Garifuna women making cassava bread, painting by Isiah Nicholas, plus photo from long ago with a description of the process of making the bread
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Monday November 19, 2018

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Garifuna family in PG making cassava bread in the early 1900s. Photo courtesy Jeremy A. Enriquez.

Historical image of Garifuna women beginning the process of making cassava bread - iburahani: grated cassava packed into a ruguma and hung up. The liquid which drips out is used to make dumari or ginuti. After 15 minutes the ruguma is emptied and filled again. The squeezed meal, siboa, is left out to dry overnight. The Garifuna woman at the center of this picture is stretching the ruguma tightly from where it hangs on a tree as she sits on the wood that is inserted at its end to strain the grated cassava. This is one of the steps in making cassava bread. Not sure where this picture was taken but it shows a similar practice that used to more commonly occur in PG, Barranco, Dangriga, Hopkins, and other Garifuna communities. The presence of the other women reminds that cassava bread making was a communal practice through every step of the process. Back in the days, cassava bread making was also brought women together for socializing. Photo courtesy of: Mrs. Simeona Zuniga, curator of the Darina Garifuna Museum in Libertad Village.

Each step in the production of Garifuna cassava bread (ereba) is shown in this photo collage done in 1948. Photo credit: Jesuit Archives.

Cassava root being prepared into a cracker in Hopkins Village, 1987. Photo by Peter Bylen.

Picture of ereba (cassava bread) taken around the 1920s shows how it was way back then as it is today. For centuries that’s how it was - in the beginning, is now, and forever shall be, if it’s decline in production and consumption does not continue. Photo courtesy Jeremy A. Enriquez.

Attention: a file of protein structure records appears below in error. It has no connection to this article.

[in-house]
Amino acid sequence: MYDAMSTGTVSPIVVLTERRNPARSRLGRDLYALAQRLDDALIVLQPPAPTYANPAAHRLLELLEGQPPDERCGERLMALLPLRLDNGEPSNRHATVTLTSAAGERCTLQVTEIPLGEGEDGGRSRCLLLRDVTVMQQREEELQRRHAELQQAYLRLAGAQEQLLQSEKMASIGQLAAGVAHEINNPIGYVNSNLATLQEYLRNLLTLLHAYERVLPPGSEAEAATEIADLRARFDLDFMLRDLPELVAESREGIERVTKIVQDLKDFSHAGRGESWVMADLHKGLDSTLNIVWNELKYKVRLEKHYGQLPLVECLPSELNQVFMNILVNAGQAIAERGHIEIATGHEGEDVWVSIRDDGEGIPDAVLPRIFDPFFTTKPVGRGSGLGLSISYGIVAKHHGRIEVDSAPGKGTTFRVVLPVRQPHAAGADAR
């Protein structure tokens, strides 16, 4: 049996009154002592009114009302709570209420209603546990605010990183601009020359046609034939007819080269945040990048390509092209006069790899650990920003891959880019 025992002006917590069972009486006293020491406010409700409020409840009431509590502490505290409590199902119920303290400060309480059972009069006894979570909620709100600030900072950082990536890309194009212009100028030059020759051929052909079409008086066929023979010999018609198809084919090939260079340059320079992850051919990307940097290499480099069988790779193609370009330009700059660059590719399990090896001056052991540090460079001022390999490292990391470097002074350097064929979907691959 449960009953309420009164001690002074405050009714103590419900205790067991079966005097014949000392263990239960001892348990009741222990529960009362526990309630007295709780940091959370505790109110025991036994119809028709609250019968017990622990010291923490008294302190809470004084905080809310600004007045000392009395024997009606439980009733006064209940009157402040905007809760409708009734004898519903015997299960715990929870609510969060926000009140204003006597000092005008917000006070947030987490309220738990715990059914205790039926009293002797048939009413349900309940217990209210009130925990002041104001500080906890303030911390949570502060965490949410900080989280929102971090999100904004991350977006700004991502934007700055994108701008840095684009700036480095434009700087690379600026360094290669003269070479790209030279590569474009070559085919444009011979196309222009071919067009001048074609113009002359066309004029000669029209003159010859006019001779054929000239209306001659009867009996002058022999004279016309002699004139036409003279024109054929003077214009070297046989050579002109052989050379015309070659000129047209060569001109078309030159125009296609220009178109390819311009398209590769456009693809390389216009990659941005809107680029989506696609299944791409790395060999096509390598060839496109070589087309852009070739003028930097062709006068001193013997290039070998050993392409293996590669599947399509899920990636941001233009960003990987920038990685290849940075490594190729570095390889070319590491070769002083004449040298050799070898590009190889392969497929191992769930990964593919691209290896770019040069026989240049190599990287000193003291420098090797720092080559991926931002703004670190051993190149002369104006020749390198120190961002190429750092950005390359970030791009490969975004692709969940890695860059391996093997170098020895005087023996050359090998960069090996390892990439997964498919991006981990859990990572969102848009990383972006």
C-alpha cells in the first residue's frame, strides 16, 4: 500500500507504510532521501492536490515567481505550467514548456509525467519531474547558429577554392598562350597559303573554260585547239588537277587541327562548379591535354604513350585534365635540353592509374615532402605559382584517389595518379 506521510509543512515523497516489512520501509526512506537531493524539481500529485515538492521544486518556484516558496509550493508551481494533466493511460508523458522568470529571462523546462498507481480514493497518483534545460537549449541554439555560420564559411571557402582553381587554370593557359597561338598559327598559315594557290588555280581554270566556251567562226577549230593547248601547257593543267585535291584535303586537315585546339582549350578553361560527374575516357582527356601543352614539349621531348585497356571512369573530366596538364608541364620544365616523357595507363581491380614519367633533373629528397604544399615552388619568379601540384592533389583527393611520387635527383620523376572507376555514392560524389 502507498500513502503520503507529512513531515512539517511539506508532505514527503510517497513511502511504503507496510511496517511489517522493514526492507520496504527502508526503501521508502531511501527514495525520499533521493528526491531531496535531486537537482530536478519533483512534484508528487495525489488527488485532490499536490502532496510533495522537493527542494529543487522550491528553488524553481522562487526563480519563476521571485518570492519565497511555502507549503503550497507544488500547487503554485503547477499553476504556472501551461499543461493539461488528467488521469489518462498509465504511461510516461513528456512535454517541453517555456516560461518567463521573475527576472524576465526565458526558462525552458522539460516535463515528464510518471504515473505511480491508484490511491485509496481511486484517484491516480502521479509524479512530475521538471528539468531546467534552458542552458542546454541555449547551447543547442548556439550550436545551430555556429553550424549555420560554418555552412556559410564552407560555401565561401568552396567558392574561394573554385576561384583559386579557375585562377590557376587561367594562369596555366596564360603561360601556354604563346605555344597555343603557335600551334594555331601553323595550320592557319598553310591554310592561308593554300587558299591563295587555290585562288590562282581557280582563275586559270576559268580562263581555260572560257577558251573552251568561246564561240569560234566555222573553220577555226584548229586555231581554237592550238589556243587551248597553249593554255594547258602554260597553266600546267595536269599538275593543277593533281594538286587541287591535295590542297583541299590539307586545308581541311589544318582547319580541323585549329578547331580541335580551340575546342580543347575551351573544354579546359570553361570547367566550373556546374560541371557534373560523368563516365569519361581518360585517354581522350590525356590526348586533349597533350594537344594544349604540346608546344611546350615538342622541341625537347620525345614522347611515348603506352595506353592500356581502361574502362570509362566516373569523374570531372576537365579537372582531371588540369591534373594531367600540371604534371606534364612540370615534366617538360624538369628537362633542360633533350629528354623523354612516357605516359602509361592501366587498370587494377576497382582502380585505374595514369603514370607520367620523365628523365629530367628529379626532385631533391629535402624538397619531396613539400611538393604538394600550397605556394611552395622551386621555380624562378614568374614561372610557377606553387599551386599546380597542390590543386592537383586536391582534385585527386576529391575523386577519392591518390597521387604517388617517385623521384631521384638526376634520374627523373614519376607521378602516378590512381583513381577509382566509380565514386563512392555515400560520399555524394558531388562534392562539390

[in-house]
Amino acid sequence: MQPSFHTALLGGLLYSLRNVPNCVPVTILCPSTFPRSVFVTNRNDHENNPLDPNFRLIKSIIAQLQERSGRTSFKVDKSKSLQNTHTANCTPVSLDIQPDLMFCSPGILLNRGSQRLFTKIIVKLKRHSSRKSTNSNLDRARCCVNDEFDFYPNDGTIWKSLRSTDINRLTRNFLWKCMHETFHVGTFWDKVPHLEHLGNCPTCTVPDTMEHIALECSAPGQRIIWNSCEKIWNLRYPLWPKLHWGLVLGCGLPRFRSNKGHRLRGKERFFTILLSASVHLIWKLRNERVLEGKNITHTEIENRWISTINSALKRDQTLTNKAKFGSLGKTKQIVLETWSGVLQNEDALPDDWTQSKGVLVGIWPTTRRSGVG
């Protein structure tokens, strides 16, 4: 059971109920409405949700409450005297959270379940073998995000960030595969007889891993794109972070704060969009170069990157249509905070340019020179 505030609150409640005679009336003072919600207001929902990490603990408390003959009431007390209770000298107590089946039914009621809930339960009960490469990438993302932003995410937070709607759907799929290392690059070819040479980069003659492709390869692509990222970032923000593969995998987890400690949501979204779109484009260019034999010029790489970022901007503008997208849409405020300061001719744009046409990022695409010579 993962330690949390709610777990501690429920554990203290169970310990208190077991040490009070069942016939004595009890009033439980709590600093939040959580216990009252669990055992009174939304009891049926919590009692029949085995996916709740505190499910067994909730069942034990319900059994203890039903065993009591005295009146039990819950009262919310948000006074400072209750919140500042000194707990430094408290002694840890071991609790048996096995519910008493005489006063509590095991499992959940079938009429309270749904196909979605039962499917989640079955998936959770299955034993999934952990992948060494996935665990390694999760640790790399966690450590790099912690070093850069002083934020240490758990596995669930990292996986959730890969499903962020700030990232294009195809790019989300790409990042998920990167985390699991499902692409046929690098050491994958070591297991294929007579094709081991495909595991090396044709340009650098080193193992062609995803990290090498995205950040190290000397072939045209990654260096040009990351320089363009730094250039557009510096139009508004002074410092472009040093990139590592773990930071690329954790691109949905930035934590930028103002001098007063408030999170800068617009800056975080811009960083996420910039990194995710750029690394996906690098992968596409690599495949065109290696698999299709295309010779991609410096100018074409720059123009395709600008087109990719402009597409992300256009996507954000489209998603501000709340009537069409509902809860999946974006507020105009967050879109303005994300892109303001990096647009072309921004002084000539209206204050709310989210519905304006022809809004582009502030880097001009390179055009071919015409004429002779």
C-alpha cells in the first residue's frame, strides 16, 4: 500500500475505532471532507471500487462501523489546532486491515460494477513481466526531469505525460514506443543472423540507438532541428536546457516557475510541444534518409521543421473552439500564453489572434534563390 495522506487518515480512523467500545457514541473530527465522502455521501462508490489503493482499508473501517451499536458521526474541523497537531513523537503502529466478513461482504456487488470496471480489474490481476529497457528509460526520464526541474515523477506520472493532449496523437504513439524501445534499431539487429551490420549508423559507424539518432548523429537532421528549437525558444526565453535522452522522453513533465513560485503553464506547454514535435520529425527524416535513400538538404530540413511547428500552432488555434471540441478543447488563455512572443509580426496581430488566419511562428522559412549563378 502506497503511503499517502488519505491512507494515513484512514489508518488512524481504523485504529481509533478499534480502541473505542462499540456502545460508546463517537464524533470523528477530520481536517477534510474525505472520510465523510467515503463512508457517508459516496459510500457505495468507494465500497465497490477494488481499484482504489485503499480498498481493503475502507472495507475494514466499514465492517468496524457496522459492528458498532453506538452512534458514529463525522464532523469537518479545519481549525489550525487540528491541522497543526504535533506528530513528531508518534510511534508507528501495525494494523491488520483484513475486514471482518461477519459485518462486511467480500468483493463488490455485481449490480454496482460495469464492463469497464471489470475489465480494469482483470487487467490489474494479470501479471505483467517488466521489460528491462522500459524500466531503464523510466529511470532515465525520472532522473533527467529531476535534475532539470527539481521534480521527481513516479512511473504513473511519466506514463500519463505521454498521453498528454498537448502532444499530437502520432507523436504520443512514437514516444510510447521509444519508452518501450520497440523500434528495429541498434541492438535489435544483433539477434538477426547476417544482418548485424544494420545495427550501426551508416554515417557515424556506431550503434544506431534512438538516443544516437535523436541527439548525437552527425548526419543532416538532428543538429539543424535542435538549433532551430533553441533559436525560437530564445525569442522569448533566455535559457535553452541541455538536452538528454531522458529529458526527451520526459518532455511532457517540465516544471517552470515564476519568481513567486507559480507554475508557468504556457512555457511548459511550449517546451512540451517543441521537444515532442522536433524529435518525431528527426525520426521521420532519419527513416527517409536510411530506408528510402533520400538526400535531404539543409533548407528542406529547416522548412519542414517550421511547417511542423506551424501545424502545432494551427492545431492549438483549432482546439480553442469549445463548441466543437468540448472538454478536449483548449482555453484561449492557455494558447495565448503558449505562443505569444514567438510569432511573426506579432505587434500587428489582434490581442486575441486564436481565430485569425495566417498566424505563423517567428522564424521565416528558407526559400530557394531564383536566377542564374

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Garifuna women making cassava bread, painting by Isiah Nicholas, plus photo from long ago with a description of the process of making the bread

The entire staff of the Museum of Belize wishes everyone a Happy and Joyous Garifuna Settlement Day!

Above is one of two of our newly acquired paintings in honor of Garifuna Settlement Day done by Belizean Artist Isiah Nicholas.This cultural piece highlights the traditional process of Cassava Bread making, one of many signature customs within the Garifuna community.Lidan Ñei Úarani Awanseruni…Mabuleida Waméi. Progress Lies in Unity...Always Remember.

Cordelia C. Casimiro: I can attest to the fact that cassava making was a communal activity. Women would come by to assist in the grating. Some would even bring their own graters. Even the peeling of the cassava, if its a lot it requires as much assistance to make it less cumbersome. My mom used to make cassava in the late 70's and 80's. The product is very healthy and long lasting. It can be kept for months and will not spoil or loose its taste.

Genevieve Flores: I remember those days, my grandmother got us our own bowl and grate made my granduncle use to make them we enjoyed getting involved in cassava bread making especially the songs had certain meaning

Delia Sentino: I recall my mom and my aunt Anselma used to make cassava and we sit and wait for my mom to cut off the edge of the cassava so we can have it with condensed milk.

Mirtha Noralez: An attestment to the hardwork that Garinagu undertake to feed themselves. You will notice the children sitting an observing, while serving as weights to drain the starch( darara) from the pulp ( sibeeba) besides waiting for the edges cut off the bread when it is'almost done baking. It is delicious straight or made into porridge with water and condensed milk.

Beverly Carla Usher: In 1955 my neighbor, who was like an auntie to me, had a small grater made for me. They use to include me in the whole process. The joke among them was I was so small and skinny that when I sat on the stick to drain, nothing came out of the oala. So they had to put the big stone so I would not feel too bad.

See the labor intensive process of cassava bread making with the ladies of Sabals Cassava Farm, Sarawee Village, Stann Creek District.

Painting by Isiah Nicholas

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